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The Dostoevsky Labyrinth

Problems of Dostoevsky’s Poetics

by Mikhail Bakhtin, translated by R. W. Rotsel
Ardis, 249 pp., $3.95 (paper)

Dostoevsky and His Devils

by Václav Cerny, translated by F. W. Galan, with an afterword by Josef Skvorecky
Ardis, 77 pp., $2.50 (paper)

When Dostoevsky was a cadet in the Academy of Engineers—the story runs—he designed a nearly perfect fortress, but forgot the windows and doors into and within the place. A guide to the novels: the reader is dropped into the novelist’s claustrophobia, and it must be said that the enormous amount of Dostoevsky criticism since 1880 makes the walls thicker. The task of tunneling one’s way out of his labyrinth is exhausting, and there is disappointment (if there is also relief) in discovering that, after all, the great artist was often, like Balzac and Dickens, also a journalist who skids into a phantasmagoria of the topical and au courant.

This is a phrase of the Czech critic Václav Cerný: all the critics have their phrases. We are helped for a moment and then we are forced to discard: the âme slave was the first to go; it was followed by Dostoevsky as the key to the Russian character; we hesitate over the surely conventional theory of Dostoevsky as the product of medieval Russia in collision with capitalism. Too many “ideas” occur to us. The root of the trouble is that the artist, the man in the act of writing, is lost—he was before anything else an inventing artist. As Mikhail Bakhtin put it in his well-known and difficult book, Problems of Dostoevsky’s Poetics, which first appeared in Russian in 1929 and was expanded in 1963.

The subject is not a single author-artist, but a whole series of philosophical statements made by several author-thinkers—Raskolnikov, Myshkin, Stavrogin, Ivan Karamazov, the Grand Inquisitor and others…. The critics indulge in polemics with the heroes; they become their pupils, and they seek to develop their views into a completed system.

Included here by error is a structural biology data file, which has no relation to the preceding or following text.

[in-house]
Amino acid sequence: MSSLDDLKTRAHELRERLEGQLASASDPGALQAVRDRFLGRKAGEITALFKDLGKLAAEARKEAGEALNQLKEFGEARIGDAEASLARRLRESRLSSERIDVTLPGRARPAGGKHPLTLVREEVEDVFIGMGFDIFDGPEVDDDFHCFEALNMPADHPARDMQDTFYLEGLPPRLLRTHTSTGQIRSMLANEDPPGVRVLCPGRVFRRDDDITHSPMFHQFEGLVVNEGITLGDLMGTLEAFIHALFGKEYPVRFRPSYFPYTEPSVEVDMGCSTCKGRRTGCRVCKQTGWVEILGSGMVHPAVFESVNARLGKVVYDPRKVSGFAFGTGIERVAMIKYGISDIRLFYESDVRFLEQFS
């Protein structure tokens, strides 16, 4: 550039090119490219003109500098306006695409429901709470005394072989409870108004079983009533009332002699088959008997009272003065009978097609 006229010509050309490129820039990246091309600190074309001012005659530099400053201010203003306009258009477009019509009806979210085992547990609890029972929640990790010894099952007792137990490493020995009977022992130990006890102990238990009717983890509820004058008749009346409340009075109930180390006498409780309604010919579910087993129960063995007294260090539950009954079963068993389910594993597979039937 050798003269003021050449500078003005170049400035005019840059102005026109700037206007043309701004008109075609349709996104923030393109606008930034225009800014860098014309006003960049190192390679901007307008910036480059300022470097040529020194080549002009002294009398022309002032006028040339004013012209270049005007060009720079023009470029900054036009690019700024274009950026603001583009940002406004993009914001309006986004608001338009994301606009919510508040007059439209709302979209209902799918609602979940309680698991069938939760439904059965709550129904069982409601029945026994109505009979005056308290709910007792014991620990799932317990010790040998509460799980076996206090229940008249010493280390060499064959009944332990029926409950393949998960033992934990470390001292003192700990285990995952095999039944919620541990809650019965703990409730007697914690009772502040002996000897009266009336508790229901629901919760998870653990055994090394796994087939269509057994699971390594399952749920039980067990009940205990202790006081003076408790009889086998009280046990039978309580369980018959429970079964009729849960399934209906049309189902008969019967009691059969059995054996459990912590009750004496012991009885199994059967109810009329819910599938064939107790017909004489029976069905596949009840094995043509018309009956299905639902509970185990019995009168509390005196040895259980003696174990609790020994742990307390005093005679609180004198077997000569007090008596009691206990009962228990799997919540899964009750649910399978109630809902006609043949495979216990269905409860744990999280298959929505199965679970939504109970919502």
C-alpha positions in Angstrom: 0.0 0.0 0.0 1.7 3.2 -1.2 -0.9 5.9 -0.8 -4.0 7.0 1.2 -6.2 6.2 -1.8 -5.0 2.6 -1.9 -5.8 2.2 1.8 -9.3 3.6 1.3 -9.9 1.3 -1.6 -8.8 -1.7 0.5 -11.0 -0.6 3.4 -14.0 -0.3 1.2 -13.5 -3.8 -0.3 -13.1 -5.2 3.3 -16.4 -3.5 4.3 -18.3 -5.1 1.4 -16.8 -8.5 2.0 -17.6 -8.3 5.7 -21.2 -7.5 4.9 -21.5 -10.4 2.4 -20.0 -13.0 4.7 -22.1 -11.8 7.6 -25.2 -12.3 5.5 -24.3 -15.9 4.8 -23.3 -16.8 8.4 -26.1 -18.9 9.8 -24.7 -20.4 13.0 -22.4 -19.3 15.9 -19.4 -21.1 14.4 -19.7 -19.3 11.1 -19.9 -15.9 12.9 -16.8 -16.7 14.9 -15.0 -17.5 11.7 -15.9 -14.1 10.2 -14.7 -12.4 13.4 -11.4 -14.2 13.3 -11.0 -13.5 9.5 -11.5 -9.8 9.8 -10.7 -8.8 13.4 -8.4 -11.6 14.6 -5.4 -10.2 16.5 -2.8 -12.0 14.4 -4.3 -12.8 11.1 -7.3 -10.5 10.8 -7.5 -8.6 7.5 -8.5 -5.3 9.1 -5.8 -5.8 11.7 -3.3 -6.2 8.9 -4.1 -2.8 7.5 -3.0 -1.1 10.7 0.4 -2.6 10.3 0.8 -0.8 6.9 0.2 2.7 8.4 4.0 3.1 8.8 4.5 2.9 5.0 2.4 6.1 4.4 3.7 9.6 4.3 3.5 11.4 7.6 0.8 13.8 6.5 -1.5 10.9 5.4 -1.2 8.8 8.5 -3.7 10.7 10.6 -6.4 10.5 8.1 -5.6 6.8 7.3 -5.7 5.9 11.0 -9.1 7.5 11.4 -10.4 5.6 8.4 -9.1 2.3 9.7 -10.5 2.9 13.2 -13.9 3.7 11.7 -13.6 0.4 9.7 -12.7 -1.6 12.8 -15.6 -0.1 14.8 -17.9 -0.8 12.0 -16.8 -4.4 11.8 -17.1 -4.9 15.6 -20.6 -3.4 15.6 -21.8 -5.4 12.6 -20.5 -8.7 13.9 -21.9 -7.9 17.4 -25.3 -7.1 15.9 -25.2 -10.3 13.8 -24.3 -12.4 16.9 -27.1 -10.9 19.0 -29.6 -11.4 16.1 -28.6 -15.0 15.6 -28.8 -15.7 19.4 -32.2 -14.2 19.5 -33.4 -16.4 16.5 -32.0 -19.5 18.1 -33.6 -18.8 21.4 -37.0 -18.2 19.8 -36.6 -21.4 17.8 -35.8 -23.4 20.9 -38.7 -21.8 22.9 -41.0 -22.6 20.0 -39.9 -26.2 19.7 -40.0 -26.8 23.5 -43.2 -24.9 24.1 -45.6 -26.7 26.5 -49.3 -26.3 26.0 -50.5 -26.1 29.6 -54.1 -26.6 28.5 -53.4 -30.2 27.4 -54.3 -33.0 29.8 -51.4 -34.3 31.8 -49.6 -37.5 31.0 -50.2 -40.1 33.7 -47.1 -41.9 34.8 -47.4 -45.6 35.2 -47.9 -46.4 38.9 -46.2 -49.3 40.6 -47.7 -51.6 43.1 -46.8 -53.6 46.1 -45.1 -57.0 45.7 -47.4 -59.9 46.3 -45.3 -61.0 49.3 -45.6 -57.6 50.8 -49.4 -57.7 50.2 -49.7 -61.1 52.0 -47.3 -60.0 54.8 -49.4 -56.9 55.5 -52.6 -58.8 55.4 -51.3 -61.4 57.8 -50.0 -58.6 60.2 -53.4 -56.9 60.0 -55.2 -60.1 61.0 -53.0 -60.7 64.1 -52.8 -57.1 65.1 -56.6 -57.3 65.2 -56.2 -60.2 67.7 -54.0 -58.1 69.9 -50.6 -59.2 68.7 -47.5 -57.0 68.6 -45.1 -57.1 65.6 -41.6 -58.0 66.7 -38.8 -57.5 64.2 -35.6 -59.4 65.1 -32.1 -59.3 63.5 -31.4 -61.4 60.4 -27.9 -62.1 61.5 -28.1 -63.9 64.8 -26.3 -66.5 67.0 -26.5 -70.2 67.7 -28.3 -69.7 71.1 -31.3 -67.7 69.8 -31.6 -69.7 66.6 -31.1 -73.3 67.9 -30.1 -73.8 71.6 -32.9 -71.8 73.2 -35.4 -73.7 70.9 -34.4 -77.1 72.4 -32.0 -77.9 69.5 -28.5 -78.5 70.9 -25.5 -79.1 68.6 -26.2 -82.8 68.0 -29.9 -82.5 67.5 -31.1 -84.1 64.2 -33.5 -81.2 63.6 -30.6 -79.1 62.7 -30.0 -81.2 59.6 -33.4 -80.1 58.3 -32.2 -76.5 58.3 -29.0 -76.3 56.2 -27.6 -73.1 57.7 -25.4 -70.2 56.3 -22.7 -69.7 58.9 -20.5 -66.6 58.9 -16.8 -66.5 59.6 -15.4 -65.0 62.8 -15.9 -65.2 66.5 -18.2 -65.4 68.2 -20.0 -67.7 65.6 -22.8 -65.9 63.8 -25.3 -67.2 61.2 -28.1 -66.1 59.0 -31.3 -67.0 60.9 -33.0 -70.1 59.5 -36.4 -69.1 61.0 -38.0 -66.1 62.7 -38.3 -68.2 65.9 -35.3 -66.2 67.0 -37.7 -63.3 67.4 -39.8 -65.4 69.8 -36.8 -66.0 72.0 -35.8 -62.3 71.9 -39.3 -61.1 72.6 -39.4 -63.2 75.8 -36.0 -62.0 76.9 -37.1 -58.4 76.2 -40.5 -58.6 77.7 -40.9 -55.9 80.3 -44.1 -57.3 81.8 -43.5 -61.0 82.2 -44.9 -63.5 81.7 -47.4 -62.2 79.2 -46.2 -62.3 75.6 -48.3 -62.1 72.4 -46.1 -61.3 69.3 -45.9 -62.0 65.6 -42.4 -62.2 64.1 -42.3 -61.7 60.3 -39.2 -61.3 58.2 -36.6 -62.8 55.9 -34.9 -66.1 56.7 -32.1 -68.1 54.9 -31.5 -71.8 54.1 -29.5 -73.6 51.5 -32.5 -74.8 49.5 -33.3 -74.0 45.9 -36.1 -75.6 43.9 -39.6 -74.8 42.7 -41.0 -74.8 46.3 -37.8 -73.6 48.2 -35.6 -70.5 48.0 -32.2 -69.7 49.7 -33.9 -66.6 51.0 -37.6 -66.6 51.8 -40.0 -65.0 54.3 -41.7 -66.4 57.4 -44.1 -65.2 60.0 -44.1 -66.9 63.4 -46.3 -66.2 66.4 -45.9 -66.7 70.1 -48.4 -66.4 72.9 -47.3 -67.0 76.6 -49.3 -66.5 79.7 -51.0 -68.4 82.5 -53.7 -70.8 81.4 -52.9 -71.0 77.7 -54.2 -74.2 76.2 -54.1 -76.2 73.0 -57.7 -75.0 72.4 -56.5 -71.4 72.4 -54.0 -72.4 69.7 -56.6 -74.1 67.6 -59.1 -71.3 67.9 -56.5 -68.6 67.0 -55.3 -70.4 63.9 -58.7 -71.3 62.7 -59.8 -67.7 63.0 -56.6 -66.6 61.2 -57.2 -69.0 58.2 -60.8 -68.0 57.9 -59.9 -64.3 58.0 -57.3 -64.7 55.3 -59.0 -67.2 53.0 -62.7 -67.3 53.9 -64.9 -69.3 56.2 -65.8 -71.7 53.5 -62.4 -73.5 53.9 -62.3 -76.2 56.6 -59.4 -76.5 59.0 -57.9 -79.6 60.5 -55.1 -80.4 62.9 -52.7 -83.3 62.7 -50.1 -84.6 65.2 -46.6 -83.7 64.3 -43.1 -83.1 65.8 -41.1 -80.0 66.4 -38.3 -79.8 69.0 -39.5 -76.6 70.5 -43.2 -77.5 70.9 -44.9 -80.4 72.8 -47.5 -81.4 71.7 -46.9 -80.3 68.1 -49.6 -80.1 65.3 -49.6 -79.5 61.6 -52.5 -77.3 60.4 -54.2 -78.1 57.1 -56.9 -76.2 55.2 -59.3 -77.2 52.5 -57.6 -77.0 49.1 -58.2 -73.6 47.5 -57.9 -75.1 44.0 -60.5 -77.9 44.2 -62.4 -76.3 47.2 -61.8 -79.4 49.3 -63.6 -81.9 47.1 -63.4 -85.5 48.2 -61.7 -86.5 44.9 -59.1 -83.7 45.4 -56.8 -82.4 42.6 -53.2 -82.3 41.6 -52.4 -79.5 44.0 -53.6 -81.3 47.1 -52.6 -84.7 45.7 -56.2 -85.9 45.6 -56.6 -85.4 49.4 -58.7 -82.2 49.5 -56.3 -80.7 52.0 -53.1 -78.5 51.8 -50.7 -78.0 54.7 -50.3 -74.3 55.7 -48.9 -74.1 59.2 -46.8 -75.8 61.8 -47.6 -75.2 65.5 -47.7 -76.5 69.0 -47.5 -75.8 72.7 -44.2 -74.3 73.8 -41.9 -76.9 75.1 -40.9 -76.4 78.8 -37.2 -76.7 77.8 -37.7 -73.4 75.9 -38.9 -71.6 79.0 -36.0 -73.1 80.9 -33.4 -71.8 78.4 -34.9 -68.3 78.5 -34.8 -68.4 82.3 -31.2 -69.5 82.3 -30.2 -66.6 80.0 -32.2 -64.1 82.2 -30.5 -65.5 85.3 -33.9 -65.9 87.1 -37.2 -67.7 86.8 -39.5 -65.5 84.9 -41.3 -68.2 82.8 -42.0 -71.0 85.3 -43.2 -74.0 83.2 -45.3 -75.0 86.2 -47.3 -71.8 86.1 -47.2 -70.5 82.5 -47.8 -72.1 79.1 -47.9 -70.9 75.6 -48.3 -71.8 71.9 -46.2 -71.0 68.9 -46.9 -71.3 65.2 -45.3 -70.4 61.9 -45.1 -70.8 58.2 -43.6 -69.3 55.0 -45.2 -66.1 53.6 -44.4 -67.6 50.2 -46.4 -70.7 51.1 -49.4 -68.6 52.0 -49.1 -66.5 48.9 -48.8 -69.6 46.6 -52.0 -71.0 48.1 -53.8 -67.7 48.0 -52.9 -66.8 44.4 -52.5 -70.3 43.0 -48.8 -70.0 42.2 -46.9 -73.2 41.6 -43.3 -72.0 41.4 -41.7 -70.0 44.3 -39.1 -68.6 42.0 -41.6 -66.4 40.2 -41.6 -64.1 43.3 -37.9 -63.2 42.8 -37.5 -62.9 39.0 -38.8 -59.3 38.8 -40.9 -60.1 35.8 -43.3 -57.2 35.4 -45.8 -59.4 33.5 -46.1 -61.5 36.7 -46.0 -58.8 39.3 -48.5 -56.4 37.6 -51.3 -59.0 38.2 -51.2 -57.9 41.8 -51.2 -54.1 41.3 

Such criticism is concerned with ideology alone and not with the evolving storyteller, at home in the slipshod but struggling against it, and autobiographical to the point of apotheosis.

For the biographer who sticks for the moment to the early pre-Siberian Dostoevsky, as Joseph Frank does in The Seeds of Revolt, the ground is clearer. (There are three volumes still to come.) The great novels are not yet here to obscure the man whom Siberia enlarged and transformed. We are able to see the young man painfully growing. The story has gradually become well known, but it still contains its mysteries and Mr. Frank’s very long book can be called a work of detection and collation at its scrupulous best. Every detail is considered; evidence is weighed and fortunately the author has a pleasant and lucid style, unleadened by the fashionable vice of fact-fetishism. He brings a clearer focus and perspective to things that have been often crudely dramatized, especially in Dostoevsky’s childhood and youth, and we have a more balanced and subtler account of this period than we generally get.

There is no prophetic assumption, for example, that Dostoevsky’s father was a rough, miserly, flogging, lecherous brute like the older Karamazov. The home itself could not be the source of Dostoevsky’s knowledge of abandoned or lethargic poverty. Childhood was happy, if youth was not. The anxious father was ambitious, energetic, strict, but thought constantly of his children’s piety, education, and future; the mother was deeply loving. The boy had his father’s energy and determination and dash. Where was the flaw that made both father and son unstable, jealous, envious, and instantly suspicious? When one looks at Dr. Dostoevsky’s past one sees how powerfully he was influenced by the dream of rank and advancement; even his narrow religion was the dreaming sort of dissident Puritanism which urges the family up the social ladder. This was very much a nineteenth-century dream. The worm in the heart of Dr. Dostoevsky’s success in achieving rank in the lowest grade of the Russian nobility was the knowledge that he had been merely admitted to the new service “aristocracy” invented by Peter the Great and could never become part of the traditional gentry, in fact or in his attitudes.

The crowded Dostoevskys lived very much to themselves. They dwelled in the legend—perhaps it was a fact—that their forebears in the sixteenth century belonged to the old Lithuanian gentry class. Their history has a suggestive religious aspect. The ancient Dostoevskys were scattered and divided in nationality and creed.